A world without superheroes: The birth of the Silver Age

Intellectually, I’ve known for years that between the Golden Age ending and the debut of Barry Allen in Showcase #4, superheroes were mostly dead in the water. My recent rereading has driven that home in a way it never did before.

I decided on a whim to reread the Silver Age (not all at once, obviously) starting with the Flash’s debut. I reread lots of comics, but I typically end up rereading things like Bronze Age JLA 1990s Flash and Silver Age X-Men in the same period. Reading everything month by month, I thought, might give me a different perspective.

Not that I have much to get a perspective on just yet, as I have so little reading material from 1956 or 1957: various random reprints, the Sugar and Spike Archive, and Showcase collections of World’s Finest, Strange Adventures and Blackhawk (I know some pirate sites that could flesh things out, but no thank you). I also browse the relevant covers for each month as I go through it, via Mike’s Amazing World. The “newstand” feature lets me check out all DC covers for February, 1957, for instance, or view the same month for all publishers).

Looking at the covers makes it clear how unfashionable superheroes were. The superhero genre is DC’s trinity: Wonder Woman, Batman, Detective Comics, World’s Finest, Action Comics, Adventure Comics, Superboy, Superman, and Superman’s Pal Jimmy Olsen. Beyond that there’s just Blackhawk and funny animal types like Mighty Mouse.

Funny animals were actually way more popular than masked mystery men. DC had Peter Porkchops, Peter Panda, Fox and the Crow (who also appeared in Real Screen Comics), Flippity and Flop, The Three Mouseketeers, a total of six (given Fox and the Crow were so successful, I wonder why Roy Thomas never introduced them on Earth-C, sticking with lesser lights such as the Dodo and the Frog and Emperor Nero Fox?).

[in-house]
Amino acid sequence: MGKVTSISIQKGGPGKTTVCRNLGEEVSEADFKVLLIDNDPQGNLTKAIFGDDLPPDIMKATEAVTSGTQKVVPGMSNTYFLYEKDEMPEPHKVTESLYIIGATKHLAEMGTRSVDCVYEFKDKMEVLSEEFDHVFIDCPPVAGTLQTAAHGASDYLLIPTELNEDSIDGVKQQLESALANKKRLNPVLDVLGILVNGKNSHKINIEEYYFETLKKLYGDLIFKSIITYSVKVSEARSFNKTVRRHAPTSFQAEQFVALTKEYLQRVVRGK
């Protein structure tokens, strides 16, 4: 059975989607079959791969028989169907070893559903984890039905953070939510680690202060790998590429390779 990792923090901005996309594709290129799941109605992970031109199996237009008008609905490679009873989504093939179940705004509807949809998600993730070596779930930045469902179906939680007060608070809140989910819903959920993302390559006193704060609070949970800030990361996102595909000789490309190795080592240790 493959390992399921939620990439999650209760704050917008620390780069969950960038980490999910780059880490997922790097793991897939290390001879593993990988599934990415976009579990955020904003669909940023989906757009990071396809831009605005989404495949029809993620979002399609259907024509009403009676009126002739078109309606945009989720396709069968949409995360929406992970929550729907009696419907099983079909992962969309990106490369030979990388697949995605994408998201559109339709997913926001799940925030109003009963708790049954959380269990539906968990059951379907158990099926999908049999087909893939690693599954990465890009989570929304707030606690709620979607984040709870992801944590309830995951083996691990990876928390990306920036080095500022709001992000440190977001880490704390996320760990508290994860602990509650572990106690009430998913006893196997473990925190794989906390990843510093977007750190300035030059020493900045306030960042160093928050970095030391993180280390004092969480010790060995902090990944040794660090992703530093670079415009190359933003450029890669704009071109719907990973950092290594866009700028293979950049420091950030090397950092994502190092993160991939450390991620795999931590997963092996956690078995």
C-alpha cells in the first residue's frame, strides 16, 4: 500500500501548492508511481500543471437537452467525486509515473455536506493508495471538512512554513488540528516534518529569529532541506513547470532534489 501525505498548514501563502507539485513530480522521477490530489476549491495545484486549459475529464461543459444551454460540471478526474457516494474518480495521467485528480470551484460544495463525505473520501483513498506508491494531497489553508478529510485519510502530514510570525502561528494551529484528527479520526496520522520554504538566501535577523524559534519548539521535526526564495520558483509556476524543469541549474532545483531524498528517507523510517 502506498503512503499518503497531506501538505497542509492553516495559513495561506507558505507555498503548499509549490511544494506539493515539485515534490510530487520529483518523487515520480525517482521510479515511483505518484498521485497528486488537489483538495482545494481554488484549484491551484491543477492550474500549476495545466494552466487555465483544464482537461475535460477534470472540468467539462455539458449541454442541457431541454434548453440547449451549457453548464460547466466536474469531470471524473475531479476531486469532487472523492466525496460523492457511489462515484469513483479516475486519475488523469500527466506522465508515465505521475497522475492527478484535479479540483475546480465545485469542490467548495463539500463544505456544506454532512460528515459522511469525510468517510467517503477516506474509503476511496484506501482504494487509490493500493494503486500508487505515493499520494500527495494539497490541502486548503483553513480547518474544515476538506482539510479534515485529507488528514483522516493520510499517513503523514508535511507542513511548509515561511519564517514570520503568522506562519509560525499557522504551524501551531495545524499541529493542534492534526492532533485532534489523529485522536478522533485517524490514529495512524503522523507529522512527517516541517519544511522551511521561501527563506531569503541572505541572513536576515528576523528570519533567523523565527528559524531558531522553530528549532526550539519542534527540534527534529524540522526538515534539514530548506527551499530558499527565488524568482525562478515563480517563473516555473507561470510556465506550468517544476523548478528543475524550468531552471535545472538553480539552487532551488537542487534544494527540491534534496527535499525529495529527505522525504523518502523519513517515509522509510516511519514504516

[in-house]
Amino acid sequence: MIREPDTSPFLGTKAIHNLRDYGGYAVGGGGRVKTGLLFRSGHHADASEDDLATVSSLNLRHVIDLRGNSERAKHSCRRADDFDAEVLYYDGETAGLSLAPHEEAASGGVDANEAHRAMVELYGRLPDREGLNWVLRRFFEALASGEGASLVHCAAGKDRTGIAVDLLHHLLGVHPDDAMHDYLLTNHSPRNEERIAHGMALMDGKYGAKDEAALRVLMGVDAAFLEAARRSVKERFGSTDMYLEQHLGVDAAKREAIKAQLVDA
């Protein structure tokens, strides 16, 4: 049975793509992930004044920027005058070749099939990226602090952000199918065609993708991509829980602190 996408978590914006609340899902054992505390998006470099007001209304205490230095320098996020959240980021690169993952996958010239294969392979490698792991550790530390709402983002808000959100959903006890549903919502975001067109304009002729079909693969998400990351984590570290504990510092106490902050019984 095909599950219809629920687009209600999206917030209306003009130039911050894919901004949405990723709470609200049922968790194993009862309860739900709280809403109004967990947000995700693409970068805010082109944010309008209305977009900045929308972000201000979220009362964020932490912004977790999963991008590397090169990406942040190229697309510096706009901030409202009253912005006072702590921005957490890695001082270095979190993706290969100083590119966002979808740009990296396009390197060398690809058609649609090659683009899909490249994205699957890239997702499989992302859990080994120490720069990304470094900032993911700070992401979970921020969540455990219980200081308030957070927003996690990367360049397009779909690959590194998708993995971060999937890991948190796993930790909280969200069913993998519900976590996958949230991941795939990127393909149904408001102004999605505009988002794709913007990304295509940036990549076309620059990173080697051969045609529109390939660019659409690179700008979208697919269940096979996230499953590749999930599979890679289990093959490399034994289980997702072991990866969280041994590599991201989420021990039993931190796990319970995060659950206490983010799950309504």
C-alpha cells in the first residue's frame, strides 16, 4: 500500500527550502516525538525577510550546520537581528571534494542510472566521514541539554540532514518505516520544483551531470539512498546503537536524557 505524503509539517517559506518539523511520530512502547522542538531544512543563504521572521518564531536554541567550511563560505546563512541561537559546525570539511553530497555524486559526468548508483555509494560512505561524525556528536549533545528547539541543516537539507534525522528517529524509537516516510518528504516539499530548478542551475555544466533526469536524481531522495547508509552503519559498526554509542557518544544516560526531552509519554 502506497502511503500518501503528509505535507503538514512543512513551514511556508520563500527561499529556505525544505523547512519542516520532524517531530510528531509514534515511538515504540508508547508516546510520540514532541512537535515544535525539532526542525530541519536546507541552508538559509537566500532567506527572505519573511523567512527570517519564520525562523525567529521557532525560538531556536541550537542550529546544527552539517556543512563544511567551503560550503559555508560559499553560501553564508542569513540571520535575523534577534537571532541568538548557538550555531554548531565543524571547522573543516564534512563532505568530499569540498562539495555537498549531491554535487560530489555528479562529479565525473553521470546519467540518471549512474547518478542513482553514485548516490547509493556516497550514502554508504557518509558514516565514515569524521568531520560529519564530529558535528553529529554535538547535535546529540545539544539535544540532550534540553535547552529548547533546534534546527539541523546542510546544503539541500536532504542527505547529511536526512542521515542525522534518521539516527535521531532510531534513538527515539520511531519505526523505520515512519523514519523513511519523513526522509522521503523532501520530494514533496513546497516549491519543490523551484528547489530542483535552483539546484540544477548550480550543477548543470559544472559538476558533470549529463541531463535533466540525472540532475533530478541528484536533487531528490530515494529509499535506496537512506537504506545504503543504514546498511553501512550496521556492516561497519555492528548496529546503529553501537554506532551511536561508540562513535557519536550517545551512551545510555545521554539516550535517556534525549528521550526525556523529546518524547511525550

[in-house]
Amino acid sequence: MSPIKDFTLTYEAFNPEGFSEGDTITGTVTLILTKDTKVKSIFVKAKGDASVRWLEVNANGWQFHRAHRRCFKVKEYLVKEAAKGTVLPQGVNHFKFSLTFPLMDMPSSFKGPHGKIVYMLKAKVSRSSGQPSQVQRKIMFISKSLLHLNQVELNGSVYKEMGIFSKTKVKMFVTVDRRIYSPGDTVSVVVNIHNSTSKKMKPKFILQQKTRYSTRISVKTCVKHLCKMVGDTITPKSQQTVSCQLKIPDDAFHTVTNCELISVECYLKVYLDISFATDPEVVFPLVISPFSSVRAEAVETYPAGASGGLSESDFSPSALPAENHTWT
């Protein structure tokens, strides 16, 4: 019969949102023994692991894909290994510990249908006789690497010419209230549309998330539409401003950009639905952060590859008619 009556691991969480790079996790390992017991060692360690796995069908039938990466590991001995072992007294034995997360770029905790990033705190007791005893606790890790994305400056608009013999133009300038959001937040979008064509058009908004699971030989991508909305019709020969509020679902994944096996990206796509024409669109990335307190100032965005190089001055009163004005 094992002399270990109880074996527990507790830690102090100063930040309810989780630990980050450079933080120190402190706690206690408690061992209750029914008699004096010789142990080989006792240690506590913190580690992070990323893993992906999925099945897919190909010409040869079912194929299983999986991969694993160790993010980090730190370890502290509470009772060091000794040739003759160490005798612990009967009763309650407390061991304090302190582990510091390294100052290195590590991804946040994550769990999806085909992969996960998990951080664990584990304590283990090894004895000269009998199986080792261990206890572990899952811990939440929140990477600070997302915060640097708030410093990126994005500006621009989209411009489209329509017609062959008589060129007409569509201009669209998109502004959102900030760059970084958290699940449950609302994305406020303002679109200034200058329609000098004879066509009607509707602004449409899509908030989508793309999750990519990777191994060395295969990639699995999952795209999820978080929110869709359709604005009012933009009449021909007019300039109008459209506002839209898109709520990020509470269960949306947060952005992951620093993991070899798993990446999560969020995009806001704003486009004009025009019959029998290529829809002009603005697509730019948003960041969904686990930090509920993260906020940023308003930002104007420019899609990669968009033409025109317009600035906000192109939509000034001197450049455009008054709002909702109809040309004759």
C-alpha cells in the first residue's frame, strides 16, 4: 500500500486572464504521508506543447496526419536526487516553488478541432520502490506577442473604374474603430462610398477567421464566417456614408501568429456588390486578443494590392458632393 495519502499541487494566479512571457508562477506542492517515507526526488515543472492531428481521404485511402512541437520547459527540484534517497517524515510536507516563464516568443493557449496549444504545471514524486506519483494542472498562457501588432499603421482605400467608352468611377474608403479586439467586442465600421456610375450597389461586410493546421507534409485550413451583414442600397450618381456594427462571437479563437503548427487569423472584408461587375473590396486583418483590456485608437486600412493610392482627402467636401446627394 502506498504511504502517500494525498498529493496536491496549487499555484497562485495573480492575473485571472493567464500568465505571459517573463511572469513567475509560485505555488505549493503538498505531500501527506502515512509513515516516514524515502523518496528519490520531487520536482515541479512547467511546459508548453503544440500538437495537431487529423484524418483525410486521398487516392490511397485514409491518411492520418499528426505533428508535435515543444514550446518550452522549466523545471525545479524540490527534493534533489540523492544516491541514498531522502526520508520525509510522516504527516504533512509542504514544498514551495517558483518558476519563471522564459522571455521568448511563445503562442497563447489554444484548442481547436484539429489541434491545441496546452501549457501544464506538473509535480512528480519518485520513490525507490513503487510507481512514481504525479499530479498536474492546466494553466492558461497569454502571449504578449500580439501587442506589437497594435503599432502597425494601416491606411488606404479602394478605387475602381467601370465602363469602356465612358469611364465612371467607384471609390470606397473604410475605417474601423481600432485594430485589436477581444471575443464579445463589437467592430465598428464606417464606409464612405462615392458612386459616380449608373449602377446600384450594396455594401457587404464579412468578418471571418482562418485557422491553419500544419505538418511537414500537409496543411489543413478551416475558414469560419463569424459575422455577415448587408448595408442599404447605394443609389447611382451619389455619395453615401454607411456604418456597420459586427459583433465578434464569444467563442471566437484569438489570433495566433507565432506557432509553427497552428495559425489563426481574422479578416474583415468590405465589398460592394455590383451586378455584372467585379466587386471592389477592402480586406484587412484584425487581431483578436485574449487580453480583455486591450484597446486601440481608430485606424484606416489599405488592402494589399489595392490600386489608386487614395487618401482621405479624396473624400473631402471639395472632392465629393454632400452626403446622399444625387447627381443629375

Beyond DC, we had Mighty Mouse, Tom and Jerry, Disney’s Mickey-verse, Woody Woodpecker and several more.

Then there were the movie/TV tie-ins. Today, tie-ins are almost always genre (Star Wars, Star Trek, Buffy) or comic-book versions of TV/movie versions of comic books (Batman ’66). DC’s offerings in 1956/57 are startlingly mundane by comparison: The Honeymooners, Sgt. Bilko, Bob Hope, Adventures of Dean Martin and Jerry Lewis (eventually, of course to become just Jerry Lewis) and the radio adaptations Big Town (crusading journalist), Mr. D.A. (crusading DA) and Gang Busters (crusading cops). Not a Jedi or a Slayer among them (there were adaptation of TV’s Tom Corbett from Dell and Prize earlier in the decade though).

Something else that struck me is that DC’s war comics are straight anthologies. When I started reading comics in the next decade, war books always had a lead star such as Sgt. Rock, Mademoiselle Marie or the War That Time Forgot. Apparently not in the mid-1950s.

I can’t say any of this triggers any deep insights into the human condition, but I’m enjoying it.

#SFWApro. Covers top to bottom by Carmine Infantino, uncredited, Sheldon Moldoff, Bob Brown

5 Comments

  1. David107

    The Fox And The Crow first appeared in animated movie shorts and were licensed, from Columbia I think, so not owned by DC; I guess that’s why Roy Thomas didn’t bring them back.

    Until 1954 they had the cover and lead spot in Comic Cavalcade, as well as their own comic and Real Screen Comics, making them superstars of early fifties comics.

    1. Thanks, I wondered if that might be the case.
      There was a good article many years back in “Amazing World of DC Comics” that pointed out how many stories they were able to squeeze from such a simple formula — the writer argued it was evidence “there’s nothing more you can write for this character” says more about writers than characters.

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